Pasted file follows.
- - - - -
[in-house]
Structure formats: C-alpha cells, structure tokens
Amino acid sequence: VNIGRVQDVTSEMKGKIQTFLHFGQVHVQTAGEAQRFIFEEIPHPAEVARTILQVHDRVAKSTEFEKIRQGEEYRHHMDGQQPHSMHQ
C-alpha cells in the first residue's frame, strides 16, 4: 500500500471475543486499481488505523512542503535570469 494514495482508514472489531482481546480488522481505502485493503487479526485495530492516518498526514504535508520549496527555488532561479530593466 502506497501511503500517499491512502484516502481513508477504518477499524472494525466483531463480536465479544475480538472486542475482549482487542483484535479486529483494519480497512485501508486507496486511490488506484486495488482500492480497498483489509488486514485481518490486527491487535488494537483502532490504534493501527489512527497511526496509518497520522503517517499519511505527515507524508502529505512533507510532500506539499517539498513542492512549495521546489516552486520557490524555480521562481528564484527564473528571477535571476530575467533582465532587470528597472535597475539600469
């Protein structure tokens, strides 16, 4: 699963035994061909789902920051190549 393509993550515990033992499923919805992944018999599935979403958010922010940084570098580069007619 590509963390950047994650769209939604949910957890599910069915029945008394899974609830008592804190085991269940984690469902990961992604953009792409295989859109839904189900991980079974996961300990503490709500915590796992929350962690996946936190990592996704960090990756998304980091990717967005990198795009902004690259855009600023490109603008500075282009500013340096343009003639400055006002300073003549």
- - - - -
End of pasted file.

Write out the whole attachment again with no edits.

[in-house]
Structure formats: C-alpha cells, structure tokens
Amino acid sequence: VNIGRVQDVTSEMKGKIQTFLHFGQVHVQTAGEAQRFIFEEIPHPAEVARTILQVHDRVAKSTEFEKIRQGEEYRHHMDGQQPHSMHQ
C-alpha cells in the first residue's frame, strides 16, 4: 500500500471475543486499481488505523512542503535570469 494514495482508514472489531482481546480488522481505502485493503487479526485495530492516518498526514504535508520549496527555488532561479530593466 502506497501511503500517499491512502484516502481513508477504518477499524472494525466483531463480536465479544475480538472486542475482549482487542483484535479486529483494519480497512485501508486507496486511490488506484486495488482500492480497498483489509488486514485481518490486527491487535488494537483502532490504534493501527489512527497511526496509518497520522503517517499519511505527515507524508502529505512533507510532500506539499517539498513542492512549495521546489516552486520557490524555480521562481528564484527564473528571477535571476530575467533582465532587470528597472535597475539600469
């Protein structure tokens, strides 16, 4: 699963035994061909789902920051190549 393509993550515990033992499923919805992944018999599935979403958010922010940084570098580069007619 590509963390950047994650769209939604949910957890599910069915029945008394899974609830008592804190085991269940984690469902990961992604953009792409295989859109839904189900991980079974996961300990503490709500915590796992929350962690996946936190990592996704960090990756998304980091990717967005990198795009902004690259855009600023490109603008500075282009500013340096343009003639400055006002300073003549």